Friday, August 10, 2018

Rollback of EPA clean car standards will cost you at least $500 a year

  On August 2, the Trump administration proposed rolling back the clean car standards, Obama-era regulations that require new cars for model years 2017-2025 to average more than 50 miles per gallon by 2025. In addition to the environmental impact that has already been reported by the New York Times and the Washington Post—which could be massive, since cars and trucks account for 45 percent of U.S. oil consumption and 20 percent of U.S. greenhouse gas emissions—this rollback will be expensive for the American public.

  The announcement, published in the Wall Street Journal by Transportation Secretary Elaine Chao and Acting Administrator of the E.P.A. Andrew Wheeler, is part of a plan that was set in motion by Wheeler’s predecessor, Scott Pruitt. In just over a year as head of the E.P.A., Pruitt managed to roll back, reconsider, delay, or otherwise tinker with more than 14 safeguards that protect everything from the air we breathe to the water we drink. In total, taking away all of these protections will cost Americans upwards of $260 billion annually in climate, health, and fuel impacts—that’s $2,000 in costs annually for every American household.

  Here’s how the cost breaks down specifically for today’s clean cars rollback announcement:

The average American family will pay an additional $500 per year in fuel costs.

  The current rules require automakers to nearly double the fuel economy of passenger vehicles by 2025. But with this announcement, the standards will be frozen at 2020 levels—meaning that fuel economy for new cars will stay lower, and Americans will be stuck with cars that consume more gasoline.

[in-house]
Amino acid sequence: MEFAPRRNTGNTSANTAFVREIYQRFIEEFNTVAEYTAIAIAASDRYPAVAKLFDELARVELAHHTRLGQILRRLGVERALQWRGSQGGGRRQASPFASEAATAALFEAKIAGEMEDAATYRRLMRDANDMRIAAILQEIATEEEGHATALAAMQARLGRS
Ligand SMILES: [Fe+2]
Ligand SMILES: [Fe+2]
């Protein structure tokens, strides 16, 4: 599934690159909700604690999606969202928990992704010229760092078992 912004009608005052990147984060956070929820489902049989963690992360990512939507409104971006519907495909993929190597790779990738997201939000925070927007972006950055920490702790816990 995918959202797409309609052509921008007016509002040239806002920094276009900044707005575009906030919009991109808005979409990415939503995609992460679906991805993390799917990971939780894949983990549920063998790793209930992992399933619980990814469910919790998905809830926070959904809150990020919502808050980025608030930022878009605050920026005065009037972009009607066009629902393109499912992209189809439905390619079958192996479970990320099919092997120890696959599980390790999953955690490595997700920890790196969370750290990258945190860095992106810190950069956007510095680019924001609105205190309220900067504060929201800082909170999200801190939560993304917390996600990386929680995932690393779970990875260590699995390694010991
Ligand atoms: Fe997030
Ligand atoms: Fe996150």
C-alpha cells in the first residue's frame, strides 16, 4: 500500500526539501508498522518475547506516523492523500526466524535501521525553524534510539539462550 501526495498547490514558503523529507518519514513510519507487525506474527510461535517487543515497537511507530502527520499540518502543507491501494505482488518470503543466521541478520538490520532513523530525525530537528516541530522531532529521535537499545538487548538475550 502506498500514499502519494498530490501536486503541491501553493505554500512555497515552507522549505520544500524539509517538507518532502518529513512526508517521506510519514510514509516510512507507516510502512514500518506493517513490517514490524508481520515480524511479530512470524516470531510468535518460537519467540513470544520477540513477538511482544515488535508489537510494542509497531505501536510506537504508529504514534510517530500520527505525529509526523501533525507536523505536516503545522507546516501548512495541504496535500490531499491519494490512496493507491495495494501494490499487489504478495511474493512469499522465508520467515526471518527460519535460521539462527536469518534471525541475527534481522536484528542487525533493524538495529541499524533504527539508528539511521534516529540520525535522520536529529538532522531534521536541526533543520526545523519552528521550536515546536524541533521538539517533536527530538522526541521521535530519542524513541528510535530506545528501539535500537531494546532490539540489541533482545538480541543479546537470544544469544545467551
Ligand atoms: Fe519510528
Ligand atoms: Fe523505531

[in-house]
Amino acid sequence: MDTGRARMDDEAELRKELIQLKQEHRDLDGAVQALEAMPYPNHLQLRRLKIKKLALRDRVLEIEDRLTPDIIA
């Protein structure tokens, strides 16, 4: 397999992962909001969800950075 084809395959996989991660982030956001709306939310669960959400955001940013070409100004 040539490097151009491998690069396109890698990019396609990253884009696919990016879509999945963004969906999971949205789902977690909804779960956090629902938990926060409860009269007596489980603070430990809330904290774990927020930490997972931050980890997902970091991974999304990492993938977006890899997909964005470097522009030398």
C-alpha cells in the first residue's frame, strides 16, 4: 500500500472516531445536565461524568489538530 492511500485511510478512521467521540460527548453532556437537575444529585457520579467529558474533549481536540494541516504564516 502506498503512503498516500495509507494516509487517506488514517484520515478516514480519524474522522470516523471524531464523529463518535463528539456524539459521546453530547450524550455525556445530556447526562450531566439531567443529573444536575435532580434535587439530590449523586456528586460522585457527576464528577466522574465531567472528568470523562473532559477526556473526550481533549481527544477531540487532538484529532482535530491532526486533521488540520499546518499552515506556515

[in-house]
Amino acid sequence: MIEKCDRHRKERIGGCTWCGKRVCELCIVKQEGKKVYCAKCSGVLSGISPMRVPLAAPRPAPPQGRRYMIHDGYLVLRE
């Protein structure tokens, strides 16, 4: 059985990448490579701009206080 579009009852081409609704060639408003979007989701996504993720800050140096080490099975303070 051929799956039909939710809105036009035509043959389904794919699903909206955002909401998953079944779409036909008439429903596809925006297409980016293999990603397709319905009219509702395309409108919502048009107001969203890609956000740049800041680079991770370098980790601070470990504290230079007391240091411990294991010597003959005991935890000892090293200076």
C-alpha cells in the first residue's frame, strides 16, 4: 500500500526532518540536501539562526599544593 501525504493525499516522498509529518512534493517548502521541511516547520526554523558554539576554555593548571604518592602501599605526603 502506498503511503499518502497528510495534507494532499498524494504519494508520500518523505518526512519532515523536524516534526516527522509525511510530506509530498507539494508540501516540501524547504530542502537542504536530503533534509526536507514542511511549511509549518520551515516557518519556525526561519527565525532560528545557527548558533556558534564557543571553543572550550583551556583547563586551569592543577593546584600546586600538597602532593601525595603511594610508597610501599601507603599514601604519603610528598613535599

That increased cost to individuals will, in turn, cost the U.S. economy more than $450 billion over the next thirty years. Each family’s increased fuel expenses are ultimately withheld from the economy and will grow with each year the standards are not in place and fuel savings are relinquished.

  If the existing standards were left in place, Americans would have saved $1.7 trillion on fuel. Owners of model year 2025 cars were likely to see a personal savings of $2,800 over the lifetime of their vehicles compared to 2020 vehicles. For light trucks, owners would save $4,500.

The country will take on another $5.5-$7.9 billion in additional costs from worsening air pollution.

  Already, 25 million Americans, including 6 million children, suffer from asthma; that’s around $81 billion annually in medical costs and lost work and school days nationwide. With a rollback of these standards, Americans would be stuck with the bill for an additional $5.5-7.9 billion each year in health and climate impacts. Those impacts can be anything from additional medical costs associated with bad air quality (treating asthma and purchasing inhalers), to costs associated with climate change (such as damage from extreme weather).

The country will also lose about 60,000 jobs.

  According to an analysis by the Union of Concerned Scientists, the United States could lose 60,000 jobs in 2025 as we turn over leadership on efficiency technology to other countries like China. With the clean car standards in place, the economy was projected to add nearly 100,000 jobs by 2025.

  The great irony here is that the administration claims that the regulation would “impose significant costs on American consumers and eliminate jobs.” But basic math says the plan to roll it back will hurt a whole lot more.

  About the author: Sally Hardin is a research analyst for the Energy and Environment War Room at the Center American Progress.

  This article was published by

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